Ask the Experts | New Life

Color, shape and texture are back in a big way and here’s how the pros are using it
Askexperts

Villa Vici

The home design and décor industries are getting a lot of attention this year as homeowners — having experienced an all new way of life — are more interested in the colors, shapes and textures that they see and feel more often than ever. With the arrival of summer, another seasonal shift brings new looks and new life to different areas of the home, both indoor and outdoor.

Over the last year, the monotony of home, exacerbated by monotone walls and neutral palettes, has made homeowners weary of the same old same old. Experts this season emphasize that whites and neutrals are out, and color is in in a big way.

“Color is back, and I am so happy for it,” says Nicole Ruppel Jones, interior designer at Legend Interiors. “Tropical patterned fabrics are very in, along with bright, bold colors, modern geometrics and animal prints.

Yellows, greens, corals and pinks were noted by several designers as the trending colors this season.

Abstract artist Abigail Reller is seeing more demand for bold color in art as people are gradually branching out from soft French blue, white, and gold commissions. Reller has begun introducing neon into her work and is loving the results.

“Clients are wanting to step outside of their comfort zones and incorporate lively art,” she says. “My recommendation is to combine earth tones with pops of fluorescent or neon colors — I’m loving that this summer and can’t get enough.”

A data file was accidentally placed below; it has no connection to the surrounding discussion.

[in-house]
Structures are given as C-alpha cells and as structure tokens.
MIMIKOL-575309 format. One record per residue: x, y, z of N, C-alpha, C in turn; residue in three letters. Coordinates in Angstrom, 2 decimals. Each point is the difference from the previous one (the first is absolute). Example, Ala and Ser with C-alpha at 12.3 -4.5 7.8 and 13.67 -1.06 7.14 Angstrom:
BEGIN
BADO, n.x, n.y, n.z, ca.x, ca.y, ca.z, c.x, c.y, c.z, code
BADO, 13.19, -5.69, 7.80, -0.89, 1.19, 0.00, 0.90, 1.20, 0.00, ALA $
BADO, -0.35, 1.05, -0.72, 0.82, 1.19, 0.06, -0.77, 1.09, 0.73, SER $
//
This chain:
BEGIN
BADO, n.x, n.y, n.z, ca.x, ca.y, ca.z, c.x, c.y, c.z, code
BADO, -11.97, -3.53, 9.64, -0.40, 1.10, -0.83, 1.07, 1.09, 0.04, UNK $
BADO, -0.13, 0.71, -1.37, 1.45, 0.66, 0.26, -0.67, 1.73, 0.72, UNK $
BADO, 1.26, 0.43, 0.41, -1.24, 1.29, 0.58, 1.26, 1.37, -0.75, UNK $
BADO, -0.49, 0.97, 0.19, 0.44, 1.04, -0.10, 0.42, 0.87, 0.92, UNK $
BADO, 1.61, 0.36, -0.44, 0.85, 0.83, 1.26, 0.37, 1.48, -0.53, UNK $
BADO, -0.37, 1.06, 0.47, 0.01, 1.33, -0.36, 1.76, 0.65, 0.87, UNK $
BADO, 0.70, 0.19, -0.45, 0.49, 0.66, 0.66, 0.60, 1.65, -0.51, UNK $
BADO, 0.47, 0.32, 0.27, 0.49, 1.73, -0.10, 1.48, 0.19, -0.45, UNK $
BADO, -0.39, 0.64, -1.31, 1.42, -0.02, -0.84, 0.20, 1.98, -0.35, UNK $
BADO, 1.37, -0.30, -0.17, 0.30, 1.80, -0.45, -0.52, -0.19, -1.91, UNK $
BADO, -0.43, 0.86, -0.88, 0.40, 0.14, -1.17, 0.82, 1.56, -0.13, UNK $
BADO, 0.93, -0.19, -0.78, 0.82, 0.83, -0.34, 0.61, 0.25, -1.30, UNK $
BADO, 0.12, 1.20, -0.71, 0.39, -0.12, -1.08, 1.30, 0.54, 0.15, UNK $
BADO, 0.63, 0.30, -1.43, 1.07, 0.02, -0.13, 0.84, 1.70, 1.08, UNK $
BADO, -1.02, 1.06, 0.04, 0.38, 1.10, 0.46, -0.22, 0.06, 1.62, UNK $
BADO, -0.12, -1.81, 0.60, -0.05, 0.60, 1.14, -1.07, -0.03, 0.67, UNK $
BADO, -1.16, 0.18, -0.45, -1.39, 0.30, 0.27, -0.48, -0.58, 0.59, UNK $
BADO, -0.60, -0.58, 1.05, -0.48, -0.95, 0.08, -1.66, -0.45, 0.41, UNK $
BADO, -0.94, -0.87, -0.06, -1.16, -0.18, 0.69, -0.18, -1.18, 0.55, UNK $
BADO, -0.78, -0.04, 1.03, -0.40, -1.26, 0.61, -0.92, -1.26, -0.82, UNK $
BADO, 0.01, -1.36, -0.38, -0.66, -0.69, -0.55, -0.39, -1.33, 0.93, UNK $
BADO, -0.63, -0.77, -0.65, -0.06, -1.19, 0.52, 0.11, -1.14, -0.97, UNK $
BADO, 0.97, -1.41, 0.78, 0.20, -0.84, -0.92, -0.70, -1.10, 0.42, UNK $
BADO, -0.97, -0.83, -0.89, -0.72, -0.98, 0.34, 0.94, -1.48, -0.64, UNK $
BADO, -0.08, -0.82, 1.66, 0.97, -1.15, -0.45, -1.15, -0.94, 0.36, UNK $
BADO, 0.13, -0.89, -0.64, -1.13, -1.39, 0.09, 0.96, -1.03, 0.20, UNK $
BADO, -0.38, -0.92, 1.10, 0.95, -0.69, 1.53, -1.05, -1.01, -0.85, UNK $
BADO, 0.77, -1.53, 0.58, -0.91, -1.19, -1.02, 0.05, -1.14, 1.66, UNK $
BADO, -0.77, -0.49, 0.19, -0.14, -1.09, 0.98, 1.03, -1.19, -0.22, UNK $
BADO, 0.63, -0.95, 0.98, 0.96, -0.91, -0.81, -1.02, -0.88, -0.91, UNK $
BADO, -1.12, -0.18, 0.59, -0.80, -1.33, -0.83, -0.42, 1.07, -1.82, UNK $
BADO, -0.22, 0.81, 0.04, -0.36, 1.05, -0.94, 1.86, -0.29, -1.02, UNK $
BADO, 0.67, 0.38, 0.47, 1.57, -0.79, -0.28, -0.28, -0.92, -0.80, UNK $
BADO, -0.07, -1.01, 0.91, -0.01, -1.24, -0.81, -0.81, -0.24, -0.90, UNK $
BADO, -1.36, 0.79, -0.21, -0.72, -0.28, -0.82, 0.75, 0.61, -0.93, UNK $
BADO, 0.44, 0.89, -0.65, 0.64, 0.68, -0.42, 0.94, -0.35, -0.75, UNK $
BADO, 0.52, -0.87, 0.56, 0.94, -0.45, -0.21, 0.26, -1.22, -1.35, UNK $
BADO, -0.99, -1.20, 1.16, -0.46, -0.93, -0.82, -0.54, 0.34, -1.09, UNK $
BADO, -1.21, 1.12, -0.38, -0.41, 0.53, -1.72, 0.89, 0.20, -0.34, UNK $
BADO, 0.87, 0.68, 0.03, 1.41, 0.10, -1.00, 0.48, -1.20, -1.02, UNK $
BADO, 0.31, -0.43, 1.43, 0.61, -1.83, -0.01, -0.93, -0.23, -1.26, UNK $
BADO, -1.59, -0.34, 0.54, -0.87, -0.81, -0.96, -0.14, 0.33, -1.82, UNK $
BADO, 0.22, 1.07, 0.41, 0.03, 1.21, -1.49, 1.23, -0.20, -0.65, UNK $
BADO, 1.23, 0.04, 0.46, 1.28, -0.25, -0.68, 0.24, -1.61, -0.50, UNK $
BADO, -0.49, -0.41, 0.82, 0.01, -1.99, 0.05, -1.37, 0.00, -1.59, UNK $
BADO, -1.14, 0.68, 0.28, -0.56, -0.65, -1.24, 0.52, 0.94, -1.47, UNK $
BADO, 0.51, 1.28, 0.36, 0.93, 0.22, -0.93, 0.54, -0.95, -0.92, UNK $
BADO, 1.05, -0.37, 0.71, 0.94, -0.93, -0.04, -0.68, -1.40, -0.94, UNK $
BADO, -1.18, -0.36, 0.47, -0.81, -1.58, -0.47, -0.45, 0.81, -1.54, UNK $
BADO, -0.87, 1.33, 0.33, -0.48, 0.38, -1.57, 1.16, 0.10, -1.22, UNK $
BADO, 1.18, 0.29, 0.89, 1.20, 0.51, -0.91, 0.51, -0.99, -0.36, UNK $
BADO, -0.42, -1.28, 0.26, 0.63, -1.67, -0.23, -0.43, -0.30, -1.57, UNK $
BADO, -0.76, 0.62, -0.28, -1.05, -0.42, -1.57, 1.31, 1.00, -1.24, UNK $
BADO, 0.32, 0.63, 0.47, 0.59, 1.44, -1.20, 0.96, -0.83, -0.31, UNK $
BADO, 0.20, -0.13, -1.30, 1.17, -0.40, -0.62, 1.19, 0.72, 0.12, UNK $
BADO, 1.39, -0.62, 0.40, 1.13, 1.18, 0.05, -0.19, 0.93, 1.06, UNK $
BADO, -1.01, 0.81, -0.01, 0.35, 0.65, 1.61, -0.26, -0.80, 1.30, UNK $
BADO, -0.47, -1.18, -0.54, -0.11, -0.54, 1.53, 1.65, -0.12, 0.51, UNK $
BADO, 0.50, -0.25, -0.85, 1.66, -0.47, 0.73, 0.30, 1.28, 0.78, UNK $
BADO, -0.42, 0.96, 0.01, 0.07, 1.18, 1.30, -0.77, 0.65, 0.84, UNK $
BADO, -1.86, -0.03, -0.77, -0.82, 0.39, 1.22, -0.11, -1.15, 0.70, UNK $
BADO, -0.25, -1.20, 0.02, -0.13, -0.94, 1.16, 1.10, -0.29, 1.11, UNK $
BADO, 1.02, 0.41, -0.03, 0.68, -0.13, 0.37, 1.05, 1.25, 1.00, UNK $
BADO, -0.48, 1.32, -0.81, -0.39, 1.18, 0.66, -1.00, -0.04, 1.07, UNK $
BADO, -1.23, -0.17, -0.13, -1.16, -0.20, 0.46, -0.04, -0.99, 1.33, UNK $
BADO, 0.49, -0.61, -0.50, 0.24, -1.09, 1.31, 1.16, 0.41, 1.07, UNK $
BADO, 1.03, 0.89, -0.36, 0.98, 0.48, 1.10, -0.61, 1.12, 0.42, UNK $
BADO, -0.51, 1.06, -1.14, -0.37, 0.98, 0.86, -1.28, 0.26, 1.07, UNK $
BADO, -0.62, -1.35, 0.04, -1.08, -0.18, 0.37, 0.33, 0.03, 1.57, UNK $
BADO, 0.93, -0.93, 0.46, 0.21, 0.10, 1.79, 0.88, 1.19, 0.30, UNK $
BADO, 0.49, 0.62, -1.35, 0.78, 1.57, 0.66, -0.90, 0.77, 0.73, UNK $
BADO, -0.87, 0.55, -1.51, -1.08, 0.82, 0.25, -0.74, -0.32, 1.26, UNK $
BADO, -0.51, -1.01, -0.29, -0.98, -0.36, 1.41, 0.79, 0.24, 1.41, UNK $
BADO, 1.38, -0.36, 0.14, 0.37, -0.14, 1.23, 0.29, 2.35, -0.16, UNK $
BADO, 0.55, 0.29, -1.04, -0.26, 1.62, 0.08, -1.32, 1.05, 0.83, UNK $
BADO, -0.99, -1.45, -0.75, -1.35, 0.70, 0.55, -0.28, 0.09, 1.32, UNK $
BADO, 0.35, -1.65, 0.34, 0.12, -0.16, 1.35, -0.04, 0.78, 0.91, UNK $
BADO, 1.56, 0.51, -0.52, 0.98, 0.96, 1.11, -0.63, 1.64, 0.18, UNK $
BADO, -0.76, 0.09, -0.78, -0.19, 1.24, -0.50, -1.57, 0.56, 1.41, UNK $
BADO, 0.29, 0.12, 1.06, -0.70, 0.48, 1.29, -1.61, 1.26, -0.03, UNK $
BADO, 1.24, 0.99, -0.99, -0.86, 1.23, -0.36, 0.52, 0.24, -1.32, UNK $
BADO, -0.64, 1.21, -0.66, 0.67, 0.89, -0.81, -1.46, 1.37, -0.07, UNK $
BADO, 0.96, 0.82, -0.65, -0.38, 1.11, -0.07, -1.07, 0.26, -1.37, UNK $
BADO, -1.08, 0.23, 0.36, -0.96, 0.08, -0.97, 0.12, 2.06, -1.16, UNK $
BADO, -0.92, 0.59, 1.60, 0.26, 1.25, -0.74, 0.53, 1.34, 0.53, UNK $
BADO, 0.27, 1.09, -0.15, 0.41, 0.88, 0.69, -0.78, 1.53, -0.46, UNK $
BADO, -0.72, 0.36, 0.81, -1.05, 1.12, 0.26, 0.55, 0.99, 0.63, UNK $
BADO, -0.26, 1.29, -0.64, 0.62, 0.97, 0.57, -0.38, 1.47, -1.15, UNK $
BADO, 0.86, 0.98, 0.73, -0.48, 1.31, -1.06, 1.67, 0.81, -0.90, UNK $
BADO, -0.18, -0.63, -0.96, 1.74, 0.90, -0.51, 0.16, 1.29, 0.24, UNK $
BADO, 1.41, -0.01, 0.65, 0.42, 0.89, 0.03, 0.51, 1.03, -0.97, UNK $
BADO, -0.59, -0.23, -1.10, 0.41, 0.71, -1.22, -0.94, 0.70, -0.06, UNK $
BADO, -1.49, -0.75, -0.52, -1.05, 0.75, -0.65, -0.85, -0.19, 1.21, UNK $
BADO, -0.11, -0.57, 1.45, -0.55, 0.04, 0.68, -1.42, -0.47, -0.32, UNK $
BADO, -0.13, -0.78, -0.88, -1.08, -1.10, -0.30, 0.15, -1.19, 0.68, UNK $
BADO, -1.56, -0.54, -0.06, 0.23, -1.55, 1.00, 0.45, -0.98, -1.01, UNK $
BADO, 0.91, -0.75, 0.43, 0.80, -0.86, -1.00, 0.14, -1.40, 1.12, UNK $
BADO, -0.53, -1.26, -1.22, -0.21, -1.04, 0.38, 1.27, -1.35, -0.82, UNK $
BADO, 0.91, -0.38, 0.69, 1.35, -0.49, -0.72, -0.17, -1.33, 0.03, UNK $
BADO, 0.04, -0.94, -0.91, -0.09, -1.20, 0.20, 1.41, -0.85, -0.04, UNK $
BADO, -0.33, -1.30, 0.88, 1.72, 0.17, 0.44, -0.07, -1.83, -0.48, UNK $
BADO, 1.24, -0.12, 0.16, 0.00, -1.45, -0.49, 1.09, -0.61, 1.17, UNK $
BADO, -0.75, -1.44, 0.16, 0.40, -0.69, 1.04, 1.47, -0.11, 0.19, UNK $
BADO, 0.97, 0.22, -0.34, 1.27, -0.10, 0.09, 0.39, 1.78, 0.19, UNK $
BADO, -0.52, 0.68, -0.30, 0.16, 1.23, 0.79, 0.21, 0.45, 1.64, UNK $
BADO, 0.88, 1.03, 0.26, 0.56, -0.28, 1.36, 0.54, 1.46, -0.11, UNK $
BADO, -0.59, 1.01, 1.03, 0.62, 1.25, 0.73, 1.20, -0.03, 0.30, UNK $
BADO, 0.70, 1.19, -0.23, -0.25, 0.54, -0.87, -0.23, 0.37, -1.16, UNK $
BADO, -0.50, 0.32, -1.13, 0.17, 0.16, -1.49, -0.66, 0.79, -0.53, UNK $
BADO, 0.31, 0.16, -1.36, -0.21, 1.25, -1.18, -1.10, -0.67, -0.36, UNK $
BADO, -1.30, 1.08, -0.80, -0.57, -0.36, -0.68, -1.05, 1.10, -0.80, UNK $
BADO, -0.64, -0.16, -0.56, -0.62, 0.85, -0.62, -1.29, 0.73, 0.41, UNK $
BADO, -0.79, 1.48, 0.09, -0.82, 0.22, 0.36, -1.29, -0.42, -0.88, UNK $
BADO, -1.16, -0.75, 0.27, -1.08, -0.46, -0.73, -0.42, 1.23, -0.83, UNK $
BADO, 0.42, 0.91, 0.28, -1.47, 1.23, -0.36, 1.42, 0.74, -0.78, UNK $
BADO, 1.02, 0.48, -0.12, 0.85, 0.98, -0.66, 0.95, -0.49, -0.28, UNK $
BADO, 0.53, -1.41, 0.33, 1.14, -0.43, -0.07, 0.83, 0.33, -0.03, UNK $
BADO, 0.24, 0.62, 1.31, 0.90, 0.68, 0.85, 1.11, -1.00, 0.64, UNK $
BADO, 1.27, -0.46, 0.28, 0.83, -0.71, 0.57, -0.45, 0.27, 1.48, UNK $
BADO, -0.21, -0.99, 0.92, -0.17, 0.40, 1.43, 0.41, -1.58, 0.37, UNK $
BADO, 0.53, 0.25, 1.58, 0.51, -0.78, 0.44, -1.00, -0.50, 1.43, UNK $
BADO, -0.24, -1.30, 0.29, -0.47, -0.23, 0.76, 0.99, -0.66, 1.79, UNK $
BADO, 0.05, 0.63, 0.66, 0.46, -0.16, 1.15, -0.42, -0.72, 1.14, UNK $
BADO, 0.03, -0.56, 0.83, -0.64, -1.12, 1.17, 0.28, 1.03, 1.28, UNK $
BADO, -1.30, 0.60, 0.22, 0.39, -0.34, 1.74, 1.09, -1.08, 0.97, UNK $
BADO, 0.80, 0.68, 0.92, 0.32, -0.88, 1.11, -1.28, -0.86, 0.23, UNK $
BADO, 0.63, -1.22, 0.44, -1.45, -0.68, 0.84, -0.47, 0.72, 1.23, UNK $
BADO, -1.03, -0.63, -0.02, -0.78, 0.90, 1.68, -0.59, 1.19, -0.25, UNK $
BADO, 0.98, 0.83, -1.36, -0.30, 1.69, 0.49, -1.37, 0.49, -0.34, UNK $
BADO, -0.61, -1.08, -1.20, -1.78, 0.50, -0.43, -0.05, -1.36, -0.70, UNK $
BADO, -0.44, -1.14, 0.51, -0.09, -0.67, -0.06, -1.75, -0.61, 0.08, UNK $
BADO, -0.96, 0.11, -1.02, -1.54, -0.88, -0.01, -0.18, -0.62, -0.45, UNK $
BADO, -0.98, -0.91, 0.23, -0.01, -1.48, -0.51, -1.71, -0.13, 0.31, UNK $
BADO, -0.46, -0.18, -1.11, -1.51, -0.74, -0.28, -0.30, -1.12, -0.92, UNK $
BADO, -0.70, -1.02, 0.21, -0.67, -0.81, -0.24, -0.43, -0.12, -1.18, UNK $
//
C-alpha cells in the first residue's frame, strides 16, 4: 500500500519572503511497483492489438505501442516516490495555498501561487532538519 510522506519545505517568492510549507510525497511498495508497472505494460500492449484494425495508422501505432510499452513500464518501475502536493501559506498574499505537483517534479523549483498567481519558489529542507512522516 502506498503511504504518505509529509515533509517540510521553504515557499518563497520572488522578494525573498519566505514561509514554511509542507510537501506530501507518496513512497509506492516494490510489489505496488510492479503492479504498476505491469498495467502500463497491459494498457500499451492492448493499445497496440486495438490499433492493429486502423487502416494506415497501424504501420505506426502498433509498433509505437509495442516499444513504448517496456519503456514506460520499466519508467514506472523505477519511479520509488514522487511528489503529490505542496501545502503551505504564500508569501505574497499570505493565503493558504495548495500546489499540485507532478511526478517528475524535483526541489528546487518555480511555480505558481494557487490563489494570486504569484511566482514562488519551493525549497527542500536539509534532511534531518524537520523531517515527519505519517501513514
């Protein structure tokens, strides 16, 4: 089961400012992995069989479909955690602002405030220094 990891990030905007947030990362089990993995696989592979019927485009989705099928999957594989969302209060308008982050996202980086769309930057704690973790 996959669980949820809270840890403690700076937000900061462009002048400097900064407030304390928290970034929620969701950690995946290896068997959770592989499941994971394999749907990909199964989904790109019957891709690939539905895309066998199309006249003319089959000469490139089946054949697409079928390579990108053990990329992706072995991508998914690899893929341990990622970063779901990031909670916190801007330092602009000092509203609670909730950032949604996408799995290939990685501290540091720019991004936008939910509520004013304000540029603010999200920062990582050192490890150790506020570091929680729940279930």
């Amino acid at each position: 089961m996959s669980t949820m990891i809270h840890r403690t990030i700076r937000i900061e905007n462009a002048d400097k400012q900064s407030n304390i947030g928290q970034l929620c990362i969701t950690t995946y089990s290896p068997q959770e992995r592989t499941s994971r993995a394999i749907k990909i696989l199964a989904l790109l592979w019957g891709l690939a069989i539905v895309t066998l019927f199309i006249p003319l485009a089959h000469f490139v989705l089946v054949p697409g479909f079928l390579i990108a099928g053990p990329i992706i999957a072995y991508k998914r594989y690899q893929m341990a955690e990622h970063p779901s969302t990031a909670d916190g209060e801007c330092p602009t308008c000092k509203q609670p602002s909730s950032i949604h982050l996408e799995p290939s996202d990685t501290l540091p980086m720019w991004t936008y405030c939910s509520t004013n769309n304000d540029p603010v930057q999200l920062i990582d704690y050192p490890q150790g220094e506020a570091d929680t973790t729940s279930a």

For people on the fence about incorporating bright colors, she recommends easing into it with bright picture frames, candles or small art pieces.

As a designer, Jones is seeing homeowners incorporate color by using their plants, and succulents are a popular choice.

“Plants are in fact their own art little art pieces,” she says. “All green gardens have become super interesting — you can layer lime greens, evergreens, and Kelly greens to create a tailored look that has a little oomph.”

Designer Grace Kaynor, who co-owns home furnishings store Sotre, agrees that using house plants indoors is both important for design and to cleanse the air.

“I am doing a lot of living walls these days and even incorporating them into traditional décor, mixing them with antiques,” she says. Dried plants are also trending, according to Kaynor, with rattan and raffia making a big comeback in furniture, complementing the reemergence of jewel and earth tones.

In addition to rattan and raffia, wicker is returning as a popular material for both indoor and outdoor furniture, according to Nina Borrouso, owner of Furnish. She comments that the rustic farmhouse look is starting to fade as consumers begin looking for quality workmanship over the unfinished or repurposed styles that the rustic farmhouse look is known for.

With fabrics and upholstery, adding texture and warmth are key for Vikki Leftwich, interior designer and owner of Villa Vici. She notes more homeowners turning the home into a place to entertain family and friends, a lasting effect of the last year’s events.